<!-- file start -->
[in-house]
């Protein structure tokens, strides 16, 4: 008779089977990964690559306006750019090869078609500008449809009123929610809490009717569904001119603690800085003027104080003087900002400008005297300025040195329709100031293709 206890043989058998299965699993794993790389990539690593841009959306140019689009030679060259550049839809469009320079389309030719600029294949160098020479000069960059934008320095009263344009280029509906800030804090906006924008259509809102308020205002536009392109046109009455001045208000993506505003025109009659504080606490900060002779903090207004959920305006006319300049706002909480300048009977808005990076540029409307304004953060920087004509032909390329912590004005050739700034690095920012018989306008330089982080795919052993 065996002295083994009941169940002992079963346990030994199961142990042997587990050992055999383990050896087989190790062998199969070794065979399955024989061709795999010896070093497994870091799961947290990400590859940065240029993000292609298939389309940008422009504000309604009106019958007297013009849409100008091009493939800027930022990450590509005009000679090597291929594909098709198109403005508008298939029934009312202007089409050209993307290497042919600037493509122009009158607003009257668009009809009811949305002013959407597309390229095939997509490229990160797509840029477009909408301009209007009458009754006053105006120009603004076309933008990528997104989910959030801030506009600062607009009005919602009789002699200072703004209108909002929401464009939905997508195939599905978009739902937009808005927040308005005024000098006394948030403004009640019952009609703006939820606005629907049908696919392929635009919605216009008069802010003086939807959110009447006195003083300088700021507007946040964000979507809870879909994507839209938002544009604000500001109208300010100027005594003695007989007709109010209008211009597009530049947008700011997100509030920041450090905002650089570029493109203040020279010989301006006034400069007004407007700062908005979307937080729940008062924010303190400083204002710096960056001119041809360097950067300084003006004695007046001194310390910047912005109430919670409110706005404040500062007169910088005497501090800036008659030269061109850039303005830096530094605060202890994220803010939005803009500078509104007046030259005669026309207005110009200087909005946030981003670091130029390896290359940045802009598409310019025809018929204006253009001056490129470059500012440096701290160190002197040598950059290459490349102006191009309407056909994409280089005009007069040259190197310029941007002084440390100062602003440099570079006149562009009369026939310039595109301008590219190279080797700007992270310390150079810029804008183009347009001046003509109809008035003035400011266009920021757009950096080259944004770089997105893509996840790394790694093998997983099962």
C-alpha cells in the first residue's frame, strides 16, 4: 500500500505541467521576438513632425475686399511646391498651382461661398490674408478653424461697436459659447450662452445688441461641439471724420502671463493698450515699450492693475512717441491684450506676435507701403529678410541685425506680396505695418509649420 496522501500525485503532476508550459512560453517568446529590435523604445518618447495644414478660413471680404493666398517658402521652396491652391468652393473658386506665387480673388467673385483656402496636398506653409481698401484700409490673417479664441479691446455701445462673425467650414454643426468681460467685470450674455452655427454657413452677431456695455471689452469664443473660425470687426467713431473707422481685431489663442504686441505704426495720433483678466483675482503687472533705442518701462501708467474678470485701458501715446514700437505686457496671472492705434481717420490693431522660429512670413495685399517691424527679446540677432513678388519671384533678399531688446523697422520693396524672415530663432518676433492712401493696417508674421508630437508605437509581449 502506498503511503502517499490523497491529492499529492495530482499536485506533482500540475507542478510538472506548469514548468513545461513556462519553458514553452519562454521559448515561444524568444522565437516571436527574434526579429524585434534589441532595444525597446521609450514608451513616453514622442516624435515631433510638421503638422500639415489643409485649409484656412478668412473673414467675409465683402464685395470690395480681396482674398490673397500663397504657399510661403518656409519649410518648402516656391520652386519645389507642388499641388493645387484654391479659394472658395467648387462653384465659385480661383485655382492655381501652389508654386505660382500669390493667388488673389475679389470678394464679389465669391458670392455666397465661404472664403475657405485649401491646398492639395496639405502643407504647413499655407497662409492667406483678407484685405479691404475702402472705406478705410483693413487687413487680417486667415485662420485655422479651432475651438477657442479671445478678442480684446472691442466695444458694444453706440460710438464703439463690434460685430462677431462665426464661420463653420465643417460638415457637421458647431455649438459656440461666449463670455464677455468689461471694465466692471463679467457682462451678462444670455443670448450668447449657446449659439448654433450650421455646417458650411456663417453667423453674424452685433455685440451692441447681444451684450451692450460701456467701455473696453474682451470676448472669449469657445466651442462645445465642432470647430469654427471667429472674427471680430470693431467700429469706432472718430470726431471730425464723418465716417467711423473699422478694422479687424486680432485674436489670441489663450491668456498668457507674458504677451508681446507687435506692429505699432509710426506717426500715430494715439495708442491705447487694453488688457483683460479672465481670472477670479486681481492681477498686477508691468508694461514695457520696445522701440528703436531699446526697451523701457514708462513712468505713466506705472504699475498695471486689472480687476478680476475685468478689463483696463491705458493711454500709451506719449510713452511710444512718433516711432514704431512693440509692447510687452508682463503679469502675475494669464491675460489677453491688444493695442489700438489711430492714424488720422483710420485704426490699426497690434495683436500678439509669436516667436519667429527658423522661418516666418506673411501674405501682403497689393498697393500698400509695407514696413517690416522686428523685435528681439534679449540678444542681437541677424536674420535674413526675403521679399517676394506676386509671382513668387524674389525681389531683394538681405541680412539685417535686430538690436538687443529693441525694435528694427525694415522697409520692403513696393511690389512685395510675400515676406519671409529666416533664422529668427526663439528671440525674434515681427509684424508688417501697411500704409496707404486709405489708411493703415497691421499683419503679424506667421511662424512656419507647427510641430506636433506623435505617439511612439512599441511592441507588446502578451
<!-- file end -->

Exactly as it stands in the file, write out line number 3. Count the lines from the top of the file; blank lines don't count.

C-alpha cells in the first residue's frame, strides 16, 4: 500500500505541467521576438513632425475686399511646391498651382461661398490674408478653424461697436459659447450662452445688441461641439471724420502671463493698450515699450492693475512717441491684450506676435507701403529678410541685425506680396505695418509649420 496522501500525485503532476508550459512560453517568446529590435523604445518618447495644414478660413471680404493666398517658402521652396491652391468652393473658386506665387480673388467673385483656402496636398506653409481698401484700409490673417479664441479691446455701445462673425467650414454643426468681460467685470450674455452655427454657413452677431456695455471689452469664443473660425470687426467713431473707422481685431489663442504686441505704426495720433483678466483675482503687472533705442518701462501708467474678470485701458501715446514700437505686457496671472492705434481717420490693431522660429512670413495685399517691424527679446540677432513678388519671384533678399531688446523697422520693396524672415530663432518676433492712401493696417508674421508630437508605437509581449 502506498503511503502517499490523497491529492499529492495530482499536485506533482500540475507542478510538472506548469514548468513545461513556462519553458514553452519562454521559448515561444524568444522565437516571436527574434526579429524585434534589441532595444525597446521609450514608451513616453514622442516624435515631433510638421503638422500639415489643409485649409484656412478668412473673414467675409465683402464685395470690395480681396482674398490673397500663397504657399510661403518656409519649410518648402516656391520652386519645389507642388499641388493645387484654391479659394472658395467648387462653384465659385480661383485655382492655381501652389508654386505660382500669390493667388488673389475679389470678394464679389465669391458670392455666397465661404472664403475657405485649401491646398492639395496639405502643407504647413499655407497662409492667406483678407484685405479691404475702402472705406478705410483693413487687413487680417486667415485662420485655422479651432475651438477657442479671445478678442480684446472691442466695444458694444453706440460710438464703439463690434460685430462677431462665426464661420463653420465643417460638415457637421458647431455649438459656440461666449463670455464677455468689461471694465466692471463679467457682462451678462444670455443670448450668447449657446449659439448654433450650421455646417458650411456663417453667423453674424452685433455685440451692441447681444451684450451692450460701456467701455473696453474682451470676448472669449469657445466651442462645445465642432470647430469654427471667429472674427471680430470693431467700429469706432472718430470726431471730425464723418465716417467711423473699422478694422479687424486680432485674436489670441489663450491668456498668457507674458504677451508681446507687435506692429505699432509710426506717426500715430494715439495708442491705447487694453488688457483683460479672465481670472477670479486681481492681477498686477508691468508694461514695457520696445522701440528703436531699446526697451523701457514708462513712468505713466506705472504699475498695471486689472480687476478680476475685468478689463483696463491705458493711454500709451506719449510713452511710444512718433516711432514704431512693440509692447510687452508682463503679469502675475494669464491675460489677453491688444493695442489700438489711430492714424488720422483710420485704426490699426497690434495683436500678439509669436516667436519667429527658423522661418516666418506673411501674405501682403497689393498697393500698400509695407514696413517690416522686428523685435528681439534679449540678444542681437541677424536674420535674413526675403521679399517676394506676386509671382513668387524674389525681389531683394538681405541680412539685417535686430538690436538687443529693441525694435528694427525694415522697409520692403513696393511690389512685395510675400515676406519671409529666416533664422529668427526663439528671440525674434515681427509684424508688417501697411500704409496707404486709405489708411493703415497691421499683419503679424506667421511662424512656419507647427510641430506636433506623435505617439511612439512599441511592441507588446502578451